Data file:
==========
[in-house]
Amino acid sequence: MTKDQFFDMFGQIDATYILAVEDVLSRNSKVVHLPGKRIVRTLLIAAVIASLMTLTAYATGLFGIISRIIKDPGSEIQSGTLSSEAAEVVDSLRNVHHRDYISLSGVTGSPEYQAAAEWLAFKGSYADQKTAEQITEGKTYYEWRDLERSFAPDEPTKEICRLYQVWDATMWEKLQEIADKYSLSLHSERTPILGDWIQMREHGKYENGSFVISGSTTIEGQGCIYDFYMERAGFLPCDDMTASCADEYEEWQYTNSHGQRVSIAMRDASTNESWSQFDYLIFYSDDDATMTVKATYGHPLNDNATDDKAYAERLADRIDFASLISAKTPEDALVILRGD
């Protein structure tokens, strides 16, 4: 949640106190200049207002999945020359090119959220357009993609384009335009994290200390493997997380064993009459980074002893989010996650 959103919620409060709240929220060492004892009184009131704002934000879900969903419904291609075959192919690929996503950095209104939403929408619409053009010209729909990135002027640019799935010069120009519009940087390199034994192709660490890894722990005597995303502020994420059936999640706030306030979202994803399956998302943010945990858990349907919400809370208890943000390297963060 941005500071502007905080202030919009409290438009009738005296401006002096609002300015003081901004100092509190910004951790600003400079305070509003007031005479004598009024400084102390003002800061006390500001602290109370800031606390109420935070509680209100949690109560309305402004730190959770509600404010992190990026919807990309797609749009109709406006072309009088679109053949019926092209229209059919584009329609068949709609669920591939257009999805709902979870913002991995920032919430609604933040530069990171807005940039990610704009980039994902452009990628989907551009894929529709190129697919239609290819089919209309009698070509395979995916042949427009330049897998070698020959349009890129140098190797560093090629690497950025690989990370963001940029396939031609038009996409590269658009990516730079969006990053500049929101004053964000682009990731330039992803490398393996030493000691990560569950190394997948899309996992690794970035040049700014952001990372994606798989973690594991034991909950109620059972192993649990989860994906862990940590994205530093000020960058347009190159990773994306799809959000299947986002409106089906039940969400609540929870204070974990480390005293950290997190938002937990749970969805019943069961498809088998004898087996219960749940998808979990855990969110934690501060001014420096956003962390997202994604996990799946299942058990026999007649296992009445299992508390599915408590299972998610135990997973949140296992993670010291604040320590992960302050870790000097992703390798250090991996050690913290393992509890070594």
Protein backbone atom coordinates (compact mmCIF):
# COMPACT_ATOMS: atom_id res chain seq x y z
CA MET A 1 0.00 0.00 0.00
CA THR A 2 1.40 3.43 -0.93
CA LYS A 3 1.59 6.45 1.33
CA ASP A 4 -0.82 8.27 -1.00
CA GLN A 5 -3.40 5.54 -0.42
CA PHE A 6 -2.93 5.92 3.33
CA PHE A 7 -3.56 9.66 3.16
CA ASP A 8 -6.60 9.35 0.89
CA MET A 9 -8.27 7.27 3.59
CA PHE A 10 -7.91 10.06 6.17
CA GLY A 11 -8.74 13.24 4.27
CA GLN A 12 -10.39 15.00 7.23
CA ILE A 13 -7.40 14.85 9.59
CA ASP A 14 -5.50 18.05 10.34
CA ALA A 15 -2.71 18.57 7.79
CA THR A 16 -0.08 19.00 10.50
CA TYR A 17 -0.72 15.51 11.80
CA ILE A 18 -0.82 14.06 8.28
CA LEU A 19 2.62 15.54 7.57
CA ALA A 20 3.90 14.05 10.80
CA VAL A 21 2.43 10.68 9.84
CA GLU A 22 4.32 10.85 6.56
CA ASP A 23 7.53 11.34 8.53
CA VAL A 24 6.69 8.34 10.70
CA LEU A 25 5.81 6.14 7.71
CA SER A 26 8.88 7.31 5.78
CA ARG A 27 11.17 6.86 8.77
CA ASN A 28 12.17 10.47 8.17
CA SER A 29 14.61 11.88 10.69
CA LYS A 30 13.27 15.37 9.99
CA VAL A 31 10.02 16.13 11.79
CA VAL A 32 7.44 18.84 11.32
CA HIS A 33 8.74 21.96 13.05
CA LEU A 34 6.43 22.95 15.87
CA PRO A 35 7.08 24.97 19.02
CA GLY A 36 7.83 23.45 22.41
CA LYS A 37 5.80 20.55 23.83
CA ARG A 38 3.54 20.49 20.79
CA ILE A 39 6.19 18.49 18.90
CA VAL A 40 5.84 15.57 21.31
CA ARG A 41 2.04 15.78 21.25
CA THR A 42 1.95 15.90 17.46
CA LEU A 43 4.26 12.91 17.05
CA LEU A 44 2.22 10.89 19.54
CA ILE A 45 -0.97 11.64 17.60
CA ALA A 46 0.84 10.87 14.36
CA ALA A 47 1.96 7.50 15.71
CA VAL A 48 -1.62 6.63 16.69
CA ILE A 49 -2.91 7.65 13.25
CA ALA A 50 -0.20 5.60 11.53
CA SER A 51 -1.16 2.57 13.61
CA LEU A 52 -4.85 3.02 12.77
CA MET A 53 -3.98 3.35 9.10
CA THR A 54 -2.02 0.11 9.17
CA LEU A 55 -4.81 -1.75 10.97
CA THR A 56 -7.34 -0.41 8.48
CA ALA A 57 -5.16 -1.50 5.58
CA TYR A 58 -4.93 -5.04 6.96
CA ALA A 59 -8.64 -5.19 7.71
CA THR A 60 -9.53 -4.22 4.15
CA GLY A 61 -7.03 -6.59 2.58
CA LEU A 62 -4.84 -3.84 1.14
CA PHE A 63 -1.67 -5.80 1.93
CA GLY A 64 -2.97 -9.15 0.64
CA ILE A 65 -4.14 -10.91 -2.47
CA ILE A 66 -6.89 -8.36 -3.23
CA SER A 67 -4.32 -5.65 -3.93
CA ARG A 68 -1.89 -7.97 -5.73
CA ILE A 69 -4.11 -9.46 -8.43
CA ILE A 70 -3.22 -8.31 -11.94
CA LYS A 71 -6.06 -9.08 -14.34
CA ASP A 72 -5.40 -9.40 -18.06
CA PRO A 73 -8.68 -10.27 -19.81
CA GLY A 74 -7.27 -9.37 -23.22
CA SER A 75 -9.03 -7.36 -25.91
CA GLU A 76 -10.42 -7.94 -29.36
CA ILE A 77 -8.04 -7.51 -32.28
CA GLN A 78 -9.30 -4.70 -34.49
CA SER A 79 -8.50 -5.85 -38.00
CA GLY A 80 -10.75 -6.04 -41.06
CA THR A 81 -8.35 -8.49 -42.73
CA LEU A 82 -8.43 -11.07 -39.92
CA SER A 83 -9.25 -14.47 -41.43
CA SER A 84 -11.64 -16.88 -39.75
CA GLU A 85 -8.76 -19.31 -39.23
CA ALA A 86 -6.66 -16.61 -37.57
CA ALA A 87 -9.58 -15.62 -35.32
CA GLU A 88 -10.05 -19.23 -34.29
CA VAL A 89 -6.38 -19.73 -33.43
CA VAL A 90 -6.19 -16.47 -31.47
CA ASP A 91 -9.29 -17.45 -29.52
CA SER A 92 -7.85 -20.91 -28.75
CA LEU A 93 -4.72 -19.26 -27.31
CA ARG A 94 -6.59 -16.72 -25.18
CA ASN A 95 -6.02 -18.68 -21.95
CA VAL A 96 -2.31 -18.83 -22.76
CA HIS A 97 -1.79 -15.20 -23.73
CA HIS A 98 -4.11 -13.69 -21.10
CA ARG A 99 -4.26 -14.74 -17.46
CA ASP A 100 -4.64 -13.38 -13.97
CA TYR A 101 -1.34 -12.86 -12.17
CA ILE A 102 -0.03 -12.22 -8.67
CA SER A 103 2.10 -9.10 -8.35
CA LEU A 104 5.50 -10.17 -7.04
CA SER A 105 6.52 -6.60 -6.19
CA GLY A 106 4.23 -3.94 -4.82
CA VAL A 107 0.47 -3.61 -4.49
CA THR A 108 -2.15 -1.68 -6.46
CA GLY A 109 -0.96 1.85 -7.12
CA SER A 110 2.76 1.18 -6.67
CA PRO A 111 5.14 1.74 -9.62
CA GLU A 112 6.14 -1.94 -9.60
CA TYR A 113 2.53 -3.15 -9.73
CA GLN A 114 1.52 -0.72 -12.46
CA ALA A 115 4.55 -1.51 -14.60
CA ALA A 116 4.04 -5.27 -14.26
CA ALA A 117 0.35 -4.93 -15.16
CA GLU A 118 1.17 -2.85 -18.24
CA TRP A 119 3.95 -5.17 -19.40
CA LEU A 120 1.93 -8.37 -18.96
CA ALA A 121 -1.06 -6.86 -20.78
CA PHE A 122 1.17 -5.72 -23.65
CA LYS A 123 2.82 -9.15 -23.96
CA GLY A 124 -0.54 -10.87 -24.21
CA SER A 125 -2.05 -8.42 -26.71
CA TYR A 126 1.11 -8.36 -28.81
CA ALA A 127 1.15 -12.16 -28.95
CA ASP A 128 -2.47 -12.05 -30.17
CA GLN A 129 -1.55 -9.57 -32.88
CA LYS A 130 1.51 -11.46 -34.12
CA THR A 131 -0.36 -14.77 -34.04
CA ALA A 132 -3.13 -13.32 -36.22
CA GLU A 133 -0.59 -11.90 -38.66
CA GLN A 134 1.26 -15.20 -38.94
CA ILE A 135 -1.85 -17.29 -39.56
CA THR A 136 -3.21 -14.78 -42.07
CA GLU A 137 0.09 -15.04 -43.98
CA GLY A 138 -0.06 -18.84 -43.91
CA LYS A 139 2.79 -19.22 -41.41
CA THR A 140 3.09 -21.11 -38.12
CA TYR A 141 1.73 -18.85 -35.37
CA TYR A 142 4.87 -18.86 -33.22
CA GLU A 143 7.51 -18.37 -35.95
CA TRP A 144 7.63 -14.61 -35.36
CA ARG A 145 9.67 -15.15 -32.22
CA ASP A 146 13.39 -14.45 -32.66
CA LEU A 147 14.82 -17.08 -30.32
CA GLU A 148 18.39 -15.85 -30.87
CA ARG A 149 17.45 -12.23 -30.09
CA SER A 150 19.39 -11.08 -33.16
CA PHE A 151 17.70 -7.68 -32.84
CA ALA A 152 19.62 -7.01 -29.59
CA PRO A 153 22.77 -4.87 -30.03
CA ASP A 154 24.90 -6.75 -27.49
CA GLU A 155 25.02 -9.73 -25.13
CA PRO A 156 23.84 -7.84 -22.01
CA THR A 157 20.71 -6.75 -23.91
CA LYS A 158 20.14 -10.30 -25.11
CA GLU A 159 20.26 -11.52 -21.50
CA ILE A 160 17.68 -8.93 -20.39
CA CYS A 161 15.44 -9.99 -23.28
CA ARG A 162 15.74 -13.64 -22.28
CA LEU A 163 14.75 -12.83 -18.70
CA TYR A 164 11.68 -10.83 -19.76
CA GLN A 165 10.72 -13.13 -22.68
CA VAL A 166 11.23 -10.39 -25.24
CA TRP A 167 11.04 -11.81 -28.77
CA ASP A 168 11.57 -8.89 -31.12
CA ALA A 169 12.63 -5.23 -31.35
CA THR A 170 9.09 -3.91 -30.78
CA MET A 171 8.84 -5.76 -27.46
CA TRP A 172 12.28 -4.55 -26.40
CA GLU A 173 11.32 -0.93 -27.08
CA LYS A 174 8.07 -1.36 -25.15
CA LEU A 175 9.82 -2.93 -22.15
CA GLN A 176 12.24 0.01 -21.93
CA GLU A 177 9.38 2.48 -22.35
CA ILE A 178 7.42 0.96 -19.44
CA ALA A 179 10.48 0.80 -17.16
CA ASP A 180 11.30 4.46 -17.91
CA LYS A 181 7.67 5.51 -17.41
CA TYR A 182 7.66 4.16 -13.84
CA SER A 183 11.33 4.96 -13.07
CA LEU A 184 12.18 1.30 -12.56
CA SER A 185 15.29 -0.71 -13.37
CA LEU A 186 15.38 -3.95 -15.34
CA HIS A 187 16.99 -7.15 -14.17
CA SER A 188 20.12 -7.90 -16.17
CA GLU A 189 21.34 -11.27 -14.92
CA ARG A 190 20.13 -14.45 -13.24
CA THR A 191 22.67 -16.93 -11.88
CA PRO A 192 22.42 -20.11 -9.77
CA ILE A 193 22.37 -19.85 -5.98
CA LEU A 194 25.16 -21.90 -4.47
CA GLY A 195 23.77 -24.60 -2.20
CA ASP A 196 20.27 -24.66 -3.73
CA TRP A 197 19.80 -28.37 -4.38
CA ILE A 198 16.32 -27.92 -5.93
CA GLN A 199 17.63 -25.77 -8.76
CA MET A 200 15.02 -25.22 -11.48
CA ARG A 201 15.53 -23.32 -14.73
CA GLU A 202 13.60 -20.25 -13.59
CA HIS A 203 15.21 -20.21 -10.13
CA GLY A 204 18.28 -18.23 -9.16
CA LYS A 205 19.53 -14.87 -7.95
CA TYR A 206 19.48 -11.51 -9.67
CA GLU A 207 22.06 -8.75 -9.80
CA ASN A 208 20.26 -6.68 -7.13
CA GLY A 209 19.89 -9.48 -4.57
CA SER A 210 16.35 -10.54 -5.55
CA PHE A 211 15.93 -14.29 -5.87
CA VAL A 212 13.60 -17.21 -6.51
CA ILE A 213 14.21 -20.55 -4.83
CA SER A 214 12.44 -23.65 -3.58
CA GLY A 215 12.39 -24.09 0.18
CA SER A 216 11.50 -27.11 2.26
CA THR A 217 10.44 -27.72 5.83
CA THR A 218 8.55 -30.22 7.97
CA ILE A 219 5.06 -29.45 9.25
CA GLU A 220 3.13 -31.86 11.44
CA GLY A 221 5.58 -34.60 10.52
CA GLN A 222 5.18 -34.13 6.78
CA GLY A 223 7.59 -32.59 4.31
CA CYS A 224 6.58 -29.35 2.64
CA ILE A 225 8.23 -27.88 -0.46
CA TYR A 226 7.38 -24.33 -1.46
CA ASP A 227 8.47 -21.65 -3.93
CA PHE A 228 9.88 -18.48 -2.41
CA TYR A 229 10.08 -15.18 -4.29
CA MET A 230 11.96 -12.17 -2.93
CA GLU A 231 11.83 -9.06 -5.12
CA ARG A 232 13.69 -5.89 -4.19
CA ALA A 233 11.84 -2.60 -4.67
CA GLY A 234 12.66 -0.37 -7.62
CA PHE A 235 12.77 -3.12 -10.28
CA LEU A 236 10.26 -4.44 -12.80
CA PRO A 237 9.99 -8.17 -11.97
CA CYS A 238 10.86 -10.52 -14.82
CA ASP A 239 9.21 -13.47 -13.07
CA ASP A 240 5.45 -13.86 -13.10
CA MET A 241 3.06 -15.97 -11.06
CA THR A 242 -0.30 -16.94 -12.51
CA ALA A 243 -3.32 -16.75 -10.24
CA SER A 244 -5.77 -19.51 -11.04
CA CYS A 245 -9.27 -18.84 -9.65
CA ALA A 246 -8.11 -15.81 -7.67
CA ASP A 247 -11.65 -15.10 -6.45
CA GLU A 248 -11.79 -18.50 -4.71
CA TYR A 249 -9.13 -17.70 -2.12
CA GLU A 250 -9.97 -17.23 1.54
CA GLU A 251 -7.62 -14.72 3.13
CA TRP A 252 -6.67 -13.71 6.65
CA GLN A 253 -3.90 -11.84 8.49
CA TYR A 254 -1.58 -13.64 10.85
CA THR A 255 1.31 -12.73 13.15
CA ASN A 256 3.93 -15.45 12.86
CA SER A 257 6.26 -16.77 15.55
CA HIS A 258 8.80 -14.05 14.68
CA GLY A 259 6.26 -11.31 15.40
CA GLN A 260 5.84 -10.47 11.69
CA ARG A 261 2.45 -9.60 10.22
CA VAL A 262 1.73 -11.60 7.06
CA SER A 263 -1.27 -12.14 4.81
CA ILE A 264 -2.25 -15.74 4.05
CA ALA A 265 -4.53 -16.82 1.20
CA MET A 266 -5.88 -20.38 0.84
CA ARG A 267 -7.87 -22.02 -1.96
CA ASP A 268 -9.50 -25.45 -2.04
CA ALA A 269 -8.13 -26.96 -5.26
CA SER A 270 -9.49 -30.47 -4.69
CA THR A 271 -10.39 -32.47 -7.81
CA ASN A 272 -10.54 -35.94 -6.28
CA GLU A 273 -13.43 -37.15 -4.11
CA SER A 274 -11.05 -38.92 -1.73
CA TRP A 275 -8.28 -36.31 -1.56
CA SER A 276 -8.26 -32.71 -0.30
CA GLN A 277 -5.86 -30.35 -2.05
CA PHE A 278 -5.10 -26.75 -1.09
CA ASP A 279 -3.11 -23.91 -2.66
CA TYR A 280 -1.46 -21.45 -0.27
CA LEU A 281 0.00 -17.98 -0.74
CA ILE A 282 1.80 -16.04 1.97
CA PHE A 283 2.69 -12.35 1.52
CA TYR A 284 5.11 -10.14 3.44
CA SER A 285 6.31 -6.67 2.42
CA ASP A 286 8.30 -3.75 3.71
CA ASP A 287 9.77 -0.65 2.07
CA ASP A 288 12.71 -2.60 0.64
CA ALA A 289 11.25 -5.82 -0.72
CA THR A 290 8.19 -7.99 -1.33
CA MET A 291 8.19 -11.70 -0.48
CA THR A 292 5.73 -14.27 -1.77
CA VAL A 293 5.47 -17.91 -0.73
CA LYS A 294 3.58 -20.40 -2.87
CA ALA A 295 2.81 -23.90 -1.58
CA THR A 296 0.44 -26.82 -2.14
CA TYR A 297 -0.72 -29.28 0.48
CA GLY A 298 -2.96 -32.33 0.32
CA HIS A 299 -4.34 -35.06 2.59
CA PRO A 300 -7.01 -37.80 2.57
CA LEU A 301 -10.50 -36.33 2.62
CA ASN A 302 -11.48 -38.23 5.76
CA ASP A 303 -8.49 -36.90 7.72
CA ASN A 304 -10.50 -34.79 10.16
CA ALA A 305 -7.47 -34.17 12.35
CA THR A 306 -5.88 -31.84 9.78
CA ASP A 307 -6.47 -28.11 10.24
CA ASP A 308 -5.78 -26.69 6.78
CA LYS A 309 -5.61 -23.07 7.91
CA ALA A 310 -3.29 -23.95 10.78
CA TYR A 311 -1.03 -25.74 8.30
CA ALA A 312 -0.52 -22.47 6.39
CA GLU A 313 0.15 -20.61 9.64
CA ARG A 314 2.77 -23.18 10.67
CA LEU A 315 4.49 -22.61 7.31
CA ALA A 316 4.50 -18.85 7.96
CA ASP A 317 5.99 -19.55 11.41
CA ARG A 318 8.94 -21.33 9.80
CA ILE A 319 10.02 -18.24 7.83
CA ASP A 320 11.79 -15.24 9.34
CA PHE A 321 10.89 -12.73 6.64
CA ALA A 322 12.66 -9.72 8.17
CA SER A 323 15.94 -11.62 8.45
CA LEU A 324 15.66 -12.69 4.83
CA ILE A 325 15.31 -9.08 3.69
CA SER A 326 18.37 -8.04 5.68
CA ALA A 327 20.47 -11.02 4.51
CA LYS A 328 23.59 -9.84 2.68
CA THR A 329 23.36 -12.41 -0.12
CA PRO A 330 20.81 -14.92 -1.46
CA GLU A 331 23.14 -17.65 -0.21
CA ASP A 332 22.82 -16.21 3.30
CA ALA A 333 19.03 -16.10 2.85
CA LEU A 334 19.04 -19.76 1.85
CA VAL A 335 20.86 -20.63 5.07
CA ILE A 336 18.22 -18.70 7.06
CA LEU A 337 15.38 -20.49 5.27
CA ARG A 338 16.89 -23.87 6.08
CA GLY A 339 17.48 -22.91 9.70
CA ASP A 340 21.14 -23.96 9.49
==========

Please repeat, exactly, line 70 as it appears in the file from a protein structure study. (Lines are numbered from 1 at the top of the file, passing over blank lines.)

CA ILE A 65 -4.14 -10.91 -2.47